Strengthening Endogenous Capacities of Least Developed Countries to Access Finance for Climate Change Adaptation
Scaling up effective climate change adaptation through access to climate finance

The joint UNDP-UNEP National Adaptation Plan Global Support  Programme  (NAP-GSP), funded by the Global Environment Facility (GEF), has assisted over 60 least developed and developing countries in identifying technical, institutional and financial needs to integrate climate change adaptation into medium and long-term national planning and financing. The programme has operationally closed in December 2021, but will continue to build on extension work and success of the NAP-GSP through the GEF approved project on “Strengthening Endogenous Capacities of Least Developed Countries to Access Finance for Climate Change Adaptation” that will be implemented by the UNEP and executed by START International.

The overall goal of the project is to strengthen capacities of Least Developed Countries (LDCs) to achieve scaled up and effective climate change adaptation by fostering sustained in-country technical services for project development, policy mainstreaming and the creation of an enabling environment for climate change adaptation. Strengthening capacities within LDCs to access climate finance is critically important for accelerating adaptation efforts.

To achieve this goal, the project will work closely with the Least Developed Countries Group (LDC Group) and its subsidiary organization, the Least Developed Countries Universities Consortium on Climate Change (LUCCC).  The main mechanism for implementing the project will be through capacity building and institutional strengthening through activities at LUCCC member universities.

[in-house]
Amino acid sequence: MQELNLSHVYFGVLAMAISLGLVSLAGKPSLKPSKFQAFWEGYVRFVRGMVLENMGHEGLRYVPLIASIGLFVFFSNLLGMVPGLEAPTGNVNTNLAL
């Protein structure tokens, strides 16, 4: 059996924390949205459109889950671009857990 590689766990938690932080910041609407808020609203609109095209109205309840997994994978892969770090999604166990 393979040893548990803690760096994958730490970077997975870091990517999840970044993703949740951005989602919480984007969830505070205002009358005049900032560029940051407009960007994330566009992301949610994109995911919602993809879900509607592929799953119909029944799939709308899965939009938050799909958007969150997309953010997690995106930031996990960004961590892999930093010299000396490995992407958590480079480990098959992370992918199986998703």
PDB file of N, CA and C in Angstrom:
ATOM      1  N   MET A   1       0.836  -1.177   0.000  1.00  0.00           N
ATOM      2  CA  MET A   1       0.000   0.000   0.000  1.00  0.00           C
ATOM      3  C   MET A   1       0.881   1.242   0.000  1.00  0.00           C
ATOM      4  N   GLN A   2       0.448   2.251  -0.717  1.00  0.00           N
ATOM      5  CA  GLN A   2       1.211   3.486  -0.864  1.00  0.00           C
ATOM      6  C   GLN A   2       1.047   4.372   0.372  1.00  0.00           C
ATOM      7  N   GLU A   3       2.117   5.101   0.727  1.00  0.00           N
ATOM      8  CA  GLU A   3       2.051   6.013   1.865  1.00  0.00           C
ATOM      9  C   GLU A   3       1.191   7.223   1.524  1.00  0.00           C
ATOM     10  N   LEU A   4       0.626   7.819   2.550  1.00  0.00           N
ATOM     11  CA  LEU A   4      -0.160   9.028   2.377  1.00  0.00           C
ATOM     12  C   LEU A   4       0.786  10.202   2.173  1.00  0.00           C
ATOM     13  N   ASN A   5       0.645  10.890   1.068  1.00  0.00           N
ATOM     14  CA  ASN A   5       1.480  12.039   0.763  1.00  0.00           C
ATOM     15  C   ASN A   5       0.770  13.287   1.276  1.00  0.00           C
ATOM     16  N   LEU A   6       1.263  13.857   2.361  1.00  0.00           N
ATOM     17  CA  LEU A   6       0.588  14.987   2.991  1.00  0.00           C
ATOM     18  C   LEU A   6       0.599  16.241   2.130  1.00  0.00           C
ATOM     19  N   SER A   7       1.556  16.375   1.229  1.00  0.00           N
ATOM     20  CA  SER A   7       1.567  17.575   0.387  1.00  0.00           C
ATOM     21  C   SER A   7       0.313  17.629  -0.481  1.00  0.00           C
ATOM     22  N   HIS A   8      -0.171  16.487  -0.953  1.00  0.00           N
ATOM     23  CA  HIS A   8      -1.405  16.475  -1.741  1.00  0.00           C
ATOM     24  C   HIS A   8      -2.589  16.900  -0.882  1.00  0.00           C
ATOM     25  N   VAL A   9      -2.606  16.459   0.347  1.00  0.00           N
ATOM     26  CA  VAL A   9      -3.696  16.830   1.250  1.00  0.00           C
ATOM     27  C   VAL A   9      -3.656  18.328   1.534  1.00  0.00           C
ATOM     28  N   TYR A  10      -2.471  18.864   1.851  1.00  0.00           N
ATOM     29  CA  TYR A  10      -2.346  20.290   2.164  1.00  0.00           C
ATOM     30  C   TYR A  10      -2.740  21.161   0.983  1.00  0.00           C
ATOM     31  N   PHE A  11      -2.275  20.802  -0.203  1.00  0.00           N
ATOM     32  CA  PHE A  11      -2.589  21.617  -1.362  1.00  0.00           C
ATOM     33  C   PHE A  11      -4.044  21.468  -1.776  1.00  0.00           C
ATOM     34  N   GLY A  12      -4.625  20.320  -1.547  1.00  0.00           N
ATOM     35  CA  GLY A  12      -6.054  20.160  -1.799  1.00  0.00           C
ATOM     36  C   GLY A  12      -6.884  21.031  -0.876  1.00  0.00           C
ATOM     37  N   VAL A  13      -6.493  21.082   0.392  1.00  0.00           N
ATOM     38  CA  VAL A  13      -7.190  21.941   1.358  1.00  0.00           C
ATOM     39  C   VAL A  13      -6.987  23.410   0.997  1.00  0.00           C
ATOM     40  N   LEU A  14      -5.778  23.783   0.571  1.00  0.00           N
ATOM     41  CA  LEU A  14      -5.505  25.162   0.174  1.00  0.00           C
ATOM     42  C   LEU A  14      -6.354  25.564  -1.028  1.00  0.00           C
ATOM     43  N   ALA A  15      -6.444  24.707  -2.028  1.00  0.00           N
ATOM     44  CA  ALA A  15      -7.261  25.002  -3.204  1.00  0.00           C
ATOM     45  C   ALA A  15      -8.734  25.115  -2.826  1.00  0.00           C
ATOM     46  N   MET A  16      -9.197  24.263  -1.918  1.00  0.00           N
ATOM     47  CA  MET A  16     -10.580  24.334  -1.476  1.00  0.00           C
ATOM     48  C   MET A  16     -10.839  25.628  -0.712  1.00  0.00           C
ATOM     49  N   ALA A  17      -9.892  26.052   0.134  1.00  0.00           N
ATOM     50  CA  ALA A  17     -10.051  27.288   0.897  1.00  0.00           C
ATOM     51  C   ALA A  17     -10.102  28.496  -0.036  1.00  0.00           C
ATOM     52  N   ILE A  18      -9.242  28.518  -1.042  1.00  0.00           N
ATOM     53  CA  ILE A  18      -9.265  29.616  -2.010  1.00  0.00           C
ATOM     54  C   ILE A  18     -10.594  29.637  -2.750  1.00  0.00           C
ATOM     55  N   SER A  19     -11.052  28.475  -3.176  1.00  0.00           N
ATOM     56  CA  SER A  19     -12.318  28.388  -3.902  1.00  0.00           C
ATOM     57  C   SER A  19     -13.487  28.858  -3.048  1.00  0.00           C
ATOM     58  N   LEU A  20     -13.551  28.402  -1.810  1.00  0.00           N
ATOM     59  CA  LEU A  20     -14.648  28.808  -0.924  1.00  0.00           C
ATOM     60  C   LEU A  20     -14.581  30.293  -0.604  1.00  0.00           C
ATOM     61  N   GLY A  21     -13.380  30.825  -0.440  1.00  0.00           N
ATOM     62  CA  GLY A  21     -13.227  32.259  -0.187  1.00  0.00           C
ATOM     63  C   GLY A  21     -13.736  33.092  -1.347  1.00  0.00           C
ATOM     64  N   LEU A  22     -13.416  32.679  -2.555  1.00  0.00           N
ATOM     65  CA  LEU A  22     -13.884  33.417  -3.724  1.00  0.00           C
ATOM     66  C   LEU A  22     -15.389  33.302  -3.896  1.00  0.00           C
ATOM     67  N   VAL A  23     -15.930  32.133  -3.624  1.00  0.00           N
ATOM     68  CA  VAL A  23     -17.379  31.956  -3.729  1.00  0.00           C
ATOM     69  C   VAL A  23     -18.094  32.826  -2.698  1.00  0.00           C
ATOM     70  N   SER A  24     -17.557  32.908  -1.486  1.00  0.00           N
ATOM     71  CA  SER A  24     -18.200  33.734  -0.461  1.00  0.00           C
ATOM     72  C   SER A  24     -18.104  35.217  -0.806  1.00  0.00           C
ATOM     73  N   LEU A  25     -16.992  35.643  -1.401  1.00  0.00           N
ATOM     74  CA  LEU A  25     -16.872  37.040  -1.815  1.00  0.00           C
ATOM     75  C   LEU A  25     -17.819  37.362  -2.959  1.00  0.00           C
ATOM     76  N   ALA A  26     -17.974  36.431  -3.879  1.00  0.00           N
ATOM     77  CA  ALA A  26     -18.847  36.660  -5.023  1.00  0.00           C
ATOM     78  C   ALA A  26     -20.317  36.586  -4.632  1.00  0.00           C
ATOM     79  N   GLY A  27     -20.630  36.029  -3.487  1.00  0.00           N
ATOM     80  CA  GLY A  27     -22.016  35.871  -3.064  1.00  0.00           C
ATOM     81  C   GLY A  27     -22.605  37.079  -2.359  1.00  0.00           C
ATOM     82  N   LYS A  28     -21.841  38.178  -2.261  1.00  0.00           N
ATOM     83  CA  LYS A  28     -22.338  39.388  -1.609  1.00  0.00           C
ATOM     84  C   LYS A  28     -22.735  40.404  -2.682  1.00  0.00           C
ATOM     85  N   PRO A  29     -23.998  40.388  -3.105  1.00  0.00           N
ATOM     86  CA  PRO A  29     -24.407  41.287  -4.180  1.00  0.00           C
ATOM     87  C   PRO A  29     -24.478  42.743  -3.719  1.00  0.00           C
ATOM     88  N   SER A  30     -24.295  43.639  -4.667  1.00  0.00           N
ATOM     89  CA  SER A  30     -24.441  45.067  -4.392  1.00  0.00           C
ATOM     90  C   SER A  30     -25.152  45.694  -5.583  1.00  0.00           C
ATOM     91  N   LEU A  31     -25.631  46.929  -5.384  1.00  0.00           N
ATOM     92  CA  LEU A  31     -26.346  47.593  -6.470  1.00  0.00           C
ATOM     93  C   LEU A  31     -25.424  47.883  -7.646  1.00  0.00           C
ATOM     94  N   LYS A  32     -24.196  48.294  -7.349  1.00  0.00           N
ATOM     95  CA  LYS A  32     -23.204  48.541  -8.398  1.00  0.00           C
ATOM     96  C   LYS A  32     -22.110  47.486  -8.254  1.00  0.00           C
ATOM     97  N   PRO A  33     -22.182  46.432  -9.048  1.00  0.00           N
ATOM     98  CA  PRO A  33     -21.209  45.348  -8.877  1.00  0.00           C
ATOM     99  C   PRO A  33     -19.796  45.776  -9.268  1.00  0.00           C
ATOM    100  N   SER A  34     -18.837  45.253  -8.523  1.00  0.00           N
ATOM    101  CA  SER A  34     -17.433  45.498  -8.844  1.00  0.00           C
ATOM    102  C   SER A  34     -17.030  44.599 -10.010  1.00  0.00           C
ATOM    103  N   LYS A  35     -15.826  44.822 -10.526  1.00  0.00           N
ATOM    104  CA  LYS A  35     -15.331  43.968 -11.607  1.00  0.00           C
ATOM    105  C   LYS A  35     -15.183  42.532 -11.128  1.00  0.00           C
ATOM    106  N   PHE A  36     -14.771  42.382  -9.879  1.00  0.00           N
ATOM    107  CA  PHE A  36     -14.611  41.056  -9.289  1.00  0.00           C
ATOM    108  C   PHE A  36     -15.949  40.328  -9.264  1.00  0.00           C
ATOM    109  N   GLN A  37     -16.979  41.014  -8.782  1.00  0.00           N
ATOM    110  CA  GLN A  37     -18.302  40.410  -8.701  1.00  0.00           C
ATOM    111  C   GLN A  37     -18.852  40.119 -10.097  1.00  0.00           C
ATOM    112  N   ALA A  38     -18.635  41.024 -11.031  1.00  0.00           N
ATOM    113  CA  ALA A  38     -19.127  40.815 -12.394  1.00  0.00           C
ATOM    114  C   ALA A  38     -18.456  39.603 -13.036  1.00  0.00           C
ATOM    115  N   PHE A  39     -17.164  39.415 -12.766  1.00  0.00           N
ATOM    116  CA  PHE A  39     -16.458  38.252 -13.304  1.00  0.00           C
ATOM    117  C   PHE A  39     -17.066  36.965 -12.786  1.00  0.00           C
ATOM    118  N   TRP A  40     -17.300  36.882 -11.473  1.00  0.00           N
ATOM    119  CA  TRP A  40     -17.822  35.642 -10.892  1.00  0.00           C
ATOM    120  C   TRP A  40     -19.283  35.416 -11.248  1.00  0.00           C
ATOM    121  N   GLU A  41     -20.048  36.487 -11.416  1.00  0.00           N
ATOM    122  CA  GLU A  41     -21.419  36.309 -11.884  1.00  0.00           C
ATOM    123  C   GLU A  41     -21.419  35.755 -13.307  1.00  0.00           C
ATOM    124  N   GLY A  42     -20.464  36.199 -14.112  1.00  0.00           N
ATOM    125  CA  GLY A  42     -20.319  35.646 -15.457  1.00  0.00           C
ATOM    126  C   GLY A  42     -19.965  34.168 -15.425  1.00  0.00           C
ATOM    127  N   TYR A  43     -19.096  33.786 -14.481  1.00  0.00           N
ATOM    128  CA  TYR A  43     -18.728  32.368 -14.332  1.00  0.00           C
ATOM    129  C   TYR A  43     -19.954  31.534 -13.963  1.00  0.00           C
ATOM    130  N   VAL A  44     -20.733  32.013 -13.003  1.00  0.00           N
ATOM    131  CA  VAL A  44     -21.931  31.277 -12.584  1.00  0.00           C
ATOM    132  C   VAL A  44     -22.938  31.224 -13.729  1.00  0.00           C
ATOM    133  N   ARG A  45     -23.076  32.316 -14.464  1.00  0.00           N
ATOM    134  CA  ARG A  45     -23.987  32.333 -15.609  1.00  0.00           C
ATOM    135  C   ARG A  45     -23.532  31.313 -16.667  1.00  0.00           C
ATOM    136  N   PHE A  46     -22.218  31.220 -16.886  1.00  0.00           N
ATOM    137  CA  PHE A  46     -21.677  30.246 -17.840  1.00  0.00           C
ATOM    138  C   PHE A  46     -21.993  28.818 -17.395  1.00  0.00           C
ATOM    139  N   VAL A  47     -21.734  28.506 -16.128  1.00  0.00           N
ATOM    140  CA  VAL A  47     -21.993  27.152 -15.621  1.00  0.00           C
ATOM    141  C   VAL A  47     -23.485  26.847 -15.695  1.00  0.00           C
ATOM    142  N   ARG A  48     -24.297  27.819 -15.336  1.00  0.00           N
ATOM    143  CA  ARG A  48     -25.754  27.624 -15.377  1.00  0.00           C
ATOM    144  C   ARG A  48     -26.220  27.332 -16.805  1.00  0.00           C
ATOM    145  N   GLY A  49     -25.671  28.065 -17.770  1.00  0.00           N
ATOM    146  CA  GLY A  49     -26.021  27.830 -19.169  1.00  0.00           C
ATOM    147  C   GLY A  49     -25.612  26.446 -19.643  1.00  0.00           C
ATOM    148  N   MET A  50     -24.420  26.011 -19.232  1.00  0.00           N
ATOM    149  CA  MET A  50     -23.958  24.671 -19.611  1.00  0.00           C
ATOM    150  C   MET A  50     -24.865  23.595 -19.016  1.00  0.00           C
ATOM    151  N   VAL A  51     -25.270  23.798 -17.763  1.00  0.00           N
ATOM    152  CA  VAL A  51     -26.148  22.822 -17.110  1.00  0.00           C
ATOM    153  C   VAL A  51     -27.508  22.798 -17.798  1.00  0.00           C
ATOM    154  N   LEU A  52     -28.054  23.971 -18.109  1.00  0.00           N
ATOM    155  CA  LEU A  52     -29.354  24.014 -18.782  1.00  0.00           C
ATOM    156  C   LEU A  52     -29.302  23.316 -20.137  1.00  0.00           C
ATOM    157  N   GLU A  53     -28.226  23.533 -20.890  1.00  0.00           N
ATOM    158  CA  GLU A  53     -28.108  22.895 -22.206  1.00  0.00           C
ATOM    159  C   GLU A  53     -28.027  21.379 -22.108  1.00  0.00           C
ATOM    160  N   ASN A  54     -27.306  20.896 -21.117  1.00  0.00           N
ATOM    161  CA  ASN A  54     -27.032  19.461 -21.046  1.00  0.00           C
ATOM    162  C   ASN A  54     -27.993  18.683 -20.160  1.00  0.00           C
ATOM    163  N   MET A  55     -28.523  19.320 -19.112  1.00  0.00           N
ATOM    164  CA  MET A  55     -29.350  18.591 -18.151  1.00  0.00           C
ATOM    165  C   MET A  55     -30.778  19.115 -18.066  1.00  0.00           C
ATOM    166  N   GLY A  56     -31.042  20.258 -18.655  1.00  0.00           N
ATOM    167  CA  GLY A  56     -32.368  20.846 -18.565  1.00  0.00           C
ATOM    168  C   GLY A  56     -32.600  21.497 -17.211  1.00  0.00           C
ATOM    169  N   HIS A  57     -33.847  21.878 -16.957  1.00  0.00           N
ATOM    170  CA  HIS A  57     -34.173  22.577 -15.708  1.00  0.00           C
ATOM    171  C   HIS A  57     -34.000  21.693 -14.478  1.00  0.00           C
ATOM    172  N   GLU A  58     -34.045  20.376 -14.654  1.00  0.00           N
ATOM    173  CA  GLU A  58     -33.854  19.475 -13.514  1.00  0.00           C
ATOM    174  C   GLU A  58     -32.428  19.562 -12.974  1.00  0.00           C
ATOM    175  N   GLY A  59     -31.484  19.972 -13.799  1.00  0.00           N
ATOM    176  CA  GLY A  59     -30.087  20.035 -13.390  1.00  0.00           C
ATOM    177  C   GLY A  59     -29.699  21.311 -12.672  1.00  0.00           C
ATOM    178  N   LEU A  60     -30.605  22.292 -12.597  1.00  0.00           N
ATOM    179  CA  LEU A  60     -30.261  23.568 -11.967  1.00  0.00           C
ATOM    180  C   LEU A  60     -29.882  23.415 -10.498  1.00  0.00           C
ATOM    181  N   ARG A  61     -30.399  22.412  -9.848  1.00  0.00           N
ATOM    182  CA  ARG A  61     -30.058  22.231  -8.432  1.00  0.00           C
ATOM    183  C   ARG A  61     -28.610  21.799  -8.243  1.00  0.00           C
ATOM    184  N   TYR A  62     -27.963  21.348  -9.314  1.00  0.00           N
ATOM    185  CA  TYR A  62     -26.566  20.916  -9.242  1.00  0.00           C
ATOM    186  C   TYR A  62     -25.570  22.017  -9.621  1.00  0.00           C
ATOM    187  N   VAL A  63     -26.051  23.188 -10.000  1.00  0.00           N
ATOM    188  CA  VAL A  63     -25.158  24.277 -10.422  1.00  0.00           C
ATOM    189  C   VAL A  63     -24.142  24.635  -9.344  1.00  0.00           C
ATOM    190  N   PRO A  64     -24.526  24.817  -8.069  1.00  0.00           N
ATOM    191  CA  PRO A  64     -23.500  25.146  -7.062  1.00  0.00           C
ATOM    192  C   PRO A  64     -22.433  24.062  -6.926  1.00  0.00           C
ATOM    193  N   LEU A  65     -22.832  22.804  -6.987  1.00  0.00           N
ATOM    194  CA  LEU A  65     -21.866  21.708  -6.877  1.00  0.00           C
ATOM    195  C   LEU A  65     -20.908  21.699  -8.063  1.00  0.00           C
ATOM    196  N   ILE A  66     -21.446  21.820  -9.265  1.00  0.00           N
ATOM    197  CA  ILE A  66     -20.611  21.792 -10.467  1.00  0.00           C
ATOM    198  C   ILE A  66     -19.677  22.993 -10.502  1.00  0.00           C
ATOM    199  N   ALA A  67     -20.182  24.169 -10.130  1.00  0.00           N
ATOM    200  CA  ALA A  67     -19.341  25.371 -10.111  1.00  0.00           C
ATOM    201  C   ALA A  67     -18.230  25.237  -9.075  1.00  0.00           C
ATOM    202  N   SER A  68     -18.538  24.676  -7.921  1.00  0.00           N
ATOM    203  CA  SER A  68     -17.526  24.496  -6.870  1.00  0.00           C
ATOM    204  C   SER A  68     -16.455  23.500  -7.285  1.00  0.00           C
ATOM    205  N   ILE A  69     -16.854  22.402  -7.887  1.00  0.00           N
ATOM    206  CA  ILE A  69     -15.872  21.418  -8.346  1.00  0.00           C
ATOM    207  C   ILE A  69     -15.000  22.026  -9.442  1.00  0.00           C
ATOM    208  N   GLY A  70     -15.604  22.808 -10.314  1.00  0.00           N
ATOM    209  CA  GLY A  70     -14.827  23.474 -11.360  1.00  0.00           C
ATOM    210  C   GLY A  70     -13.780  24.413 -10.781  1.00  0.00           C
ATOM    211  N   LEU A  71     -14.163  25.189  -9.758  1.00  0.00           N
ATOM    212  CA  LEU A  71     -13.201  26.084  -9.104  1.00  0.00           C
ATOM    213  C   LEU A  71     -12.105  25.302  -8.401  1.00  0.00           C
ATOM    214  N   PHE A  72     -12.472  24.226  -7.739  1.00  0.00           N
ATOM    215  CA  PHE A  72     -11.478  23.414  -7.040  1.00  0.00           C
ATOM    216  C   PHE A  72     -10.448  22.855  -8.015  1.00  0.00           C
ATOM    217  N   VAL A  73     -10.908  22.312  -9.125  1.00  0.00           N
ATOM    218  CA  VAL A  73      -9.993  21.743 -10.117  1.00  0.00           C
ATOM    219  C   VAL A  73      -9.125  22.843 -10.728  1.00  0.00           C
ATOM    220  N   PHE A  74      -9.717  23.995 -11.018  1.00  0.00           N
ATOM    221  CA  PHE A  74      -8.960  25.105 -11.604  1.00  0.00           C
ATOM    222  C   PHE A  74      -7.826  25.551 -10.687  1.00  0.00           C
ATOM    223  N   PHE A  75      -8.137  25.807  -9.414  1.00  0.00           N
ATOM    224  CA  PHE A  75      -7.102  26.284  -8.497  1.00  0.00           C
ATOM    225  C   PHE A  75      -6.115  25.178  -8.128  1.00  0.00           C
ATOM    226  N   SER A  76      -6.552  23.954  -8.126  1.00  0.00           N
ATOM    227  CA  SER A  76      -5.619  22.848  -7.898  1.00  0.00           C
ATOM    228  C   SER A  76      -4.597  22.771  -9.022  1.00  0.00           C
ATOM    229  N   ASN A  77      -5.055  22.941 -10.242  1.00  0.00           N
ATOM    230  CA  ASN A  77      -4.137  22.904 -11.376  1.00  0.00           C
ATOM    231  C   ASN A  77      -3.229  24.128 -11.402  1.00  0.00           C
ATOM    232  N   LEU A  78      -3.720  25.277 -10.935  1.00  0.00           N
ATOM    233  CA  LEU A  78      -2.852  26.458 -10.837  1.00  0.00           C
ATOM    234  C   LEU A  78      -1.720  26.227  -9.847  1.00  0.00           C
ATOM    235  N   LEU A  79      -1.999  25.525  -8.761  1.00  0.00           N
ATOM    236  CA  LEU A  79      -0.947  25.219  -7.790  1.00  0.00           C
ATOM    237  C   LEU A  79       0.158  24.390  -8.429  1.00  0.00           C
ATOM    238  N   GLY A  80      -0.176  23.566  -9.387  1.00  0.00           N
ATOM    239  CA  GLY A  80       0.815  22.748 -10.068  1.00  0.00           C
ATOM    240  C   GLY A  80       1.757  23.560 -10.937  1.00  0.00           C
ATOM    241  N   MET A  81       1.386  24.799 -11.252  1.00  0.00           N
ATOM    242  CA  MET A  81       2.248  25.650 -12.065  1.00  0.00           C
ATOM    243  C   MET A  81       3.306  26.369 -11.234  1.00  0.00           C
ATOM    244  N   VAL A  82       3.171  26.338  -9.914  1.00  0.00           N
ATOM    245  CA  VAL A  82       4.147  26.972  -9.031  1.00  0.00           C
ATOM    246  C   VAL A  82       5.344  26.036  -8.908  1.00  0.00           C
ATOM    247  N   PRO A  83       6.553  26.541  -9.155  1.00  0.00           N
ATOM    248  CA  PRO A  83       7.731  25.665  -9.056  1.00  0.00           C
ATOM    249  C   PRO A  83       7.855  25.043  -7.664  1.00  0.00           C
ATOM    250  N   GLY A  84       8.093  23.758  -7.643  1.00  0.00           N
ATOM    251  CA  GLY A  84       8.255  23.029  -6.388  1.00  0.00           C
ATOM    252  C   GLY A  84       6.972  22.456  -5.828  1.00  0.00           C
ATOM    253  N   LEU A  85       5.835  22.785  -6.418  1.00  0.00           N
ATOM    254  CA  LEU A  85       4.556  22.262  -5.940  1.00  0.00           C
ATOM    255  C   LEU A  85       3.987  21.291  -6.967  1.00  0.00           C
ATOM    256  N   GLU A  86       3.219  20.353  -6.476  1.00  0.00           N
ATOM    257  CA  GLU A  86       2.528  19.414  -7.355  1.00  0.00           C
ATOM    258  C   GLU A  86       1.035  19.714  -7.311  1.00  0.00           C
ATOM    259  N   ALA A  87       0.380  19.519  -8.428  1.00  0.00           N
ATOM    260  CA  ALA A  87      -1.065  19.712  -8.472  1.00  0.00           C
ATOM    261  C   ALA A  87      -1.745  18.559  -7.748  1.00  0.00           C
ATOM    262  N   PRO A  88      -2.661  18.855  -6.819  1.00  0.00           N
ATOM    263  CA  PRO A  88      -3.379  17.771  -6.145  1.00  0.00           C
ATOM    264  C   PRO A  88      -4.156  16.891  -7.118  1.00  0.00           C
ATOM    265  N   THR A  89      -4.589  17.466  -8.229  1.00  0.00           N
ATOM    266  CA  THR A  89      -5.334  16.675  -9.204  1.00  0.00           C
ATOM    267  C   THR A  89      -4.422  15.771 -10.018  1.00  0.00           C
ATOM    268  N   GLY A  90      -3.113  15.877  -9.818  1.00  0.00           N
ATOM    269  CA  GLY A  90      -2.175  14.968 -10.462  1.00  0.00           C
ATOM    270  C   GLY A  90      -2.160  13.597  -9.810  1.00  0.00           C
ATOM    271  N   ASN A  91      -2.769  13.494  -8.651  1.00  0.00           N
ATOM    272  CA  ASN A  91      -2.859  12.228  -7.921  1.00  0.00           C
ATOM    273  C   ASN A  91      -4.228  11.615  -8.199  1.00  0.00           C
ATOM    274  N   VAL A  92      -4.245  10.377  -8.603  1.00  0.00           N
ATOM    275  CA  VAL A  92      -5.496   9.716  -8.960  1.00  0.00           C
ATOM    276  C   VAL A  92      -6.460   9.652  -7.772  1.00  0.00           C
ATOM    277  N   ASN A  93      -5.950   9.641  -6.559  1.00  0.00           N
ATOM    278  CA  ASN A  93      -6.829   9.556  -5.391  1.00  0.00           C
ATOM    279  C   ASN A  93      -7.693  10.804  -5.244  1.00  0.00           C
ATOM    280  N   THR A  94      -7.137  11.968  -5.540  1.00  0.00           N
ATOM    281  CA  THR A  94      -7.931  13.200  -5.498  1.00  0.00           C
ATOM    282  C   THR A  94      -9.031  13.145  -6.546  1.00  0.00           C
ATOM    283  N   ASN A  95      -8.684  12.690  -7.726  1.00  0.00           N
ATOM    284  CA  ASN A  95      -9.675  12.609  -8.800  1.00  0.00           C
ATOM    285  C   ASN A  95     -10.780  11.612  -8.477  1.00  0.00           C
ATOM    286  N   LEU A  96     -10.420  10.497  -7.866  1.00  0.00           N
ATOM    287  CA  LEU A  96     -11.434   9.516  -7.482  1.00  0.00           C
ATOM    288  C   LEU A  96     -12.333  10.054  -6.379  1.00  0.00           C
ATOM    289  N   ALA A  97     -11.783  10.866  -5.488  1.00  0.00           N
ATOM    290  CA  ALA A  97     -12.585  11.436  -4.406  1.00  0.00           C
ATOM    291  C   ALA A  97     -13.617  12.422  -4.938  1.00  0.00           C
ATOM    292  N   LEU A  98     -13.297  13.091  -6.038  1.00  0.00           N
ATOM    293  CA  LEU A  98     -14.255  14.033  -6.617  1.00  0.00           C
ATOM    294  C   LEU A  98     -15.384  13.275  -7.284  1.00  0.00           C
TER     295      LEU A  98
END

The project includes three mutually-supporting components aimed at enhancing coordination and cooperation among LDC universities and also for creating a strong foundation for the LDC-based technical services providers.  The first component will consist of capacity development and institutional strengthening actions for all 15 LUCCC members, which will prioritize skill building  that responds to the identified needs of LDC governments with respect to climate change adaptation policy mainstreaming and project development.  The second tier of this component will involve providing more comprehensive support to five of the LUCCC universities to establish thinktanks within their universities.

The project’s second component will serve as a catalytic proof-of-concept by providing support to the LDC thinktanks to produce demand-led technical products that provide decision-support and policy-relevant information to the LDC governments in relation to climate change adaptation policy development and project design tasks.  The project will provide grants to support the development of the initial technical products, which will provide an opportunity for the LDC thinktanks to hone their procedures and services, ultimately demonstrating the utility of the LDC thinktanks’ role as technical service providers to LDC governments.

The project’s third component will aim to capture the lessons learned from the establishment of the LDC thinktanks and will create the enabling conditions so that similar thinktanks can be established in additional LUCCC members and LDCs, thus expanding the network of thinktanks.  This outcome will be achieved by sharing of lessons learned and success stories, and by providing specific guidance and advice for establishing new LDC thinktanks from the experience of the five pilot thinktanks